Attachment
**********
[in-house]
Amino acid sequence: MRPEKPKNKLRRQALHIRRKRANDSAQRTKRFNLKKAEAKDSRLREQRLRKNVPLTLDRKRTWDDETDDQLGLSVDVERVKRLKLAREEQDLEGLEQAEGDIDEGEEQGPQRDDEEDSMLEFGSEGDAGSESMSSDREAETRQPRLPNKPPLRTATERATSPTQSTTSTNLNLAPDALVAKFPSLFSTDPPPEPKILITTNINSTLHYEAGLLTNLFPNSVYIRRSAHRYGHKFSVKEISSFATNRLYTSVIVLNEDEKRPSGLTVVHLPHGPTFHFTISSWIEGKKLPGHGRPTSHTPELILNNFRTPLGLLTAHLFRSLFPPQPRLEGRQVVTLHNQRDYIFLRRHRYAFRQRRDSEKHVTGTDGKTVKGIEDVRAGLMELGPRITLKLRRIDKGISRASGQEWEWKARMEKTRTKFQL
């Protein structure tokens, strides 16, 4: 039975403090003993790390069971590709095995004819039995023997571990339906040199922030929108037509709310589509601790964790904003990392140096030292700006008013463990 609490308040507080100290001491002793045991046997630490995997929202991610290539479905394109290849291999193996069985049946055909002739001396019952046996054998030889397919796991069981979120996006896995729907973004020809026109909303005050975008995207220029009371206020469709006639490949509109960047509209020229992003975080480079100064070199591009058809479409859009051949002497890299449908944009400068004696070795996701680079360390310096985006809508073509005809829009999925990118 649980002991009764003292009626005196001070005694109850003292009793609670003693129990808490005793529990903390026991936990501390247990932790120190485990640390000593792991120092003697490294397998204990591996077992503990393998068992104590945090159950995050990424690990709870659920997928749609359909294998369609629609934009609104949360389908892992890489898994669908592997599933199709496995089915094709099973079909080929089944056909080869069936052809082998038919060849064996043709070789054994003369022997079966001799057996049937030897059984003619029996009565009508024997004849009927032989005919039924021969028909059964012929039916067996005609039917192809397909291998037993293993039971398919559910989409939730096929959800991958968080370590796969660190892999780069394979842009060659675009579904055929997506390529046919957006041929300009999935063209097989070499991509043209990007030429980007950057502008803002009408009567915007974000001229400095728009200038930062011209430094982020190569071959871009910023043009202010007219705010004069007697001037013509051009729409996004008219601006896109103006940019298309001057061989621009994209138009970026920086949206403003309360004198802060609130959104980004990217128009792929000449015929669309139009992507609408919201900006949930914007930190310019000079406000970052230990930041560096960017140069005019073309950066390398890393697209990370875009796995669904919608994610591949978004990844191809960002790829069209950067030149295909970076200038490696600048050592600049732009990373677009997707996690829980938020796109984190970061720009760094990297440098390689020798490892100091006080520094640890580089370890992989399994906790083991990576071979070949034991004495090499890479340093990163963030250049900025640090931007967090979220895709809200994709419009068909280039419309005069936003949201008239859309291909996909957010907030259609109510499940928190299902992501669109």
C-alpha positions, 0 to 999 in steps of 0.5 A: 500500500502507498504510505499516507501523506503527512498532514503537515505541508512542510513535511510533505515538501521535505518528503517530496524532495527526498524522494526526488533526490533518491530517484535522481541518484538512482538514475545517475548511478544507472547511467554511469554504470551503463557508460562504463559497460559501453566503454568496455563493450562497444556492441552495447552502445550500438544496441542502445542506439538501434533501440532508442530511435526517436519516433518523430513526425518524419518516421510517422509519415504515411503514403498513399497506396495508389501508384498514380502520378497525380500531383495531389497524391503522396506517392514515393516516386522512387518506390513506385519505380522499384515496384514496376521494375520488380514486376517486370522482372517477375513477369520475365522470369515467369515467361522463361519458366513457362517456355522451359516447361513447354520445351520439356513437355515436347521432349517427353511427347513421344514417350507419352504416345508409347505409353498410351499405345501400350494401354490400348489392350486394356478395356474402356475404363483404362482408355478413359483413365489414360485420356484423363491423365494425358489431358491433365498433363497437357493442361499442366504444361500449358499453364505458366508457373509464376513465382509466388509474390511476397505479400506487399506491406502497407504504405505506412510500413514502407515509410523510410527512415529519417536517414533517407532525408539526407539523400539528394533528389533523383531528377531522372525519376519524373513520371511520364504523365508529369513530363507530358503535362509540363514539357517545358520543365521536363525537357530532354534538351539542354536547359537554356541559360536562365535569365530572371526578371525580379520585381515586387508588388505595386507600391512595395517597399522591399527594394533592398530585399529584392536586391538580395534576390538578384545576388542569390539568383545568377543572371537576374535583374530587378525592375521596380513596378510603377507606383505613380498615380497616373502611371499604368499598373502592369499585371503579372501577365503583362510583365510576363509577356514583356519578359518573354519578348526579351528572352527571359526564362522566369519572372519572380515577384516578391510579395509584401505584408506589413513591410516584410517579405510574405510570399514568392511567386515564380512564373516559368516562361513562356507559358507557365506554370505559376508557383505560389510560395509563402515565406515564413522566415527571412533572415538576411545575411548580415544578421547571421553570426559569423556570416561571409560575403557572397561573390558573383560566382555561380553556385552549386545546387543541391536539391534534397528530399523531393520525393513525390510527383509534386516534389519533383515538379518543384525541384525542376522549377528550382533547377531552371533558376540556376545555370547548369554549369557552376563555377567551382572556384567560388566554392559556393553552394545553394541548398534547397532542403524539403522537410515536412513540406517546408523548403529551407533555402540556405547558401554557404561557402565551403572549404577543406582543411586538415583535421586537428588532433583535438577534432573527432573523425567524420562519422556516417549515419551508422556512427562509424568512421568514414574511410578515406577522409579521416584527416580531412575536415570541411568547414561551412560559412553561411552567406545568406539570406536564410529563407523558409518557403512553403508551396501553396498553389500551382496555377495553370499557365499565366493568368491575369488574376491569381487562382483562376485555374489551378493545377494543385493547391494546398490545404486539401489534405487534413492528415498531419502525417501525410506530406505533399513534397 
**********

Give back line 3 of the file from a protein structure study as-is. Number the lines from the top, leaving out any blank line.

């Protein structure tokens, strides 16, 4: 039975403090003993790390069971590709095995004819039995023997571990339906040199922030929108037509709310589509601790964790904003990392140096030292700006008013463990 609490308040507080100290001491002793045991046997630490995997929202991610290539479905394109290849291999193996069985049946055909002739001396019952046996054998030889397919796991069981979120996006896995729907973004020809026109909303005050975008995207220029009371206020469709006639490949509109960047509209020229992003975080480079100064070199591009058809479409859009051949002497890299449908944009400068004696070795996701680079360390310096985006809508073509005809829009999925990118 649980002991009764003292009626005196001070005694109850003292009793609670003693129990808490005793529990903390026991936990501390247990932790120190485990640390000593792991120092003697490294397998204990591996077992503990393998068992104590945090159950995050990424690990709870659920997928749609359909294998369609629609934009609104949360389908892992890489898994669908592997599933199709496995089915094709099973079909080929089944056909080869069936052809082998038919060849064996043709070789054994003369022997079966001799057996049937030897059984003619029996009565009508024997004849009927032989005919039924021969028909059964012929039916067996005609039917192809397909291998037993293993039971398919559910989409939730096929959800991958968080370590796969660190892999780069394979842009060659675009579904055929997506390529046919957006041929300009999935063209097989070499991509043209990007030429980007950057502008803002009408009567915007974000001229400095728009200038930062011209430094982020190569071959871009910023043009202010007219705010004069007697001037013509051009729409996004008219601006896109103006940019298309001057061989621009994209138009970026920086949206403003309360004198802060609130959104980004990217128009792929000449015929669309139009992507609408919201900006949930914007930190310019000079406000970052230990930041560096960017140069005019073309950066390398890393697209990370875009796995669904919608994610591949978004990844191809960002790829069209950067030149295909970076200038490696600048050592600049732009990373677009997707996690829980938020796109984190970061720009760094990297440098390689020798490892100091006080520094640890580089370890992989399994906790083991990576071979070949034991004495090499890479340093990163963030250049900025640090931007967090979220895709809200994709419009068909280039419309005069936003949201008239859309291909996909957010907030259609109510499940928190299902992501669109």